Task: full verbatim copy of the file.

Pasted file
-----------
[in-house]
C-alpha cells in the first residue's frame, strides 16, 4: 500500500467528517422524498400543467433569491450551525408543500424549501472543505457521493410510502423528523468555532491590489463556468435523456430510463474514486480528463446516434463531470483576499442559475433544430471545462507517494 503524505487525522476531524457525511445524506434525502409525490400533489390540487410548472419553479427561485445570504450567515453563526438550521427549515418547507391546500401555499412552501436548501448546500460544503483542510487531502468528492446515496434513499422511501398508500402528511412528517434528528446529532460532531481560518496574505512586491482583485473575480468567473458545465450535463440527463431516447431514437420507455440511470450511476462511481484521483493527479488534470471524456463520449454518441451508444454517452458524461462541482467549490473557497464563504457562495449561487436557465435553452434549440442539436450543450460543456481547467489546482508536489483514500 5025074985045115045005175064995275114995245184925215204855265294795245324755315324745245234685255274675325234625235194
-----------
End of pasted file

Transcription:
[in-house]
C-alpha cells in the first residue's frame, strides 16, 4: 500500500467528517422524498400543467433569491450551525408543500424549501472543505457521493410510502423528523468555532491590489463556468435523456430510463474514486480528463446516434463531470483576499442559475433544430471545462507517494 503524505487525522476531524457525511445524506434525502409525490400533489390540487410548472419553479427561485445570504450567515453563526438550521427549515418547507391546500401555499412552501436548501448546500460544503483542510487531502468528492446515496434513499422511501398508500402528511412528517434528528446529532460532531481560518496574505512586491482583485473575480468567473458545465450535463440527463431516447431514437420507455440511470450511476462511481484521483493527479488534470471524456463520449454518441451508444454517452458524461462541482467549490473557497464563504457562495449561487436557465435553452434549440442539436450543450460543456481547467489546482508536489483514500 5025074985045115045005175064995275114995245184925215204855265294795245324755315324745245234685255274675325234625235194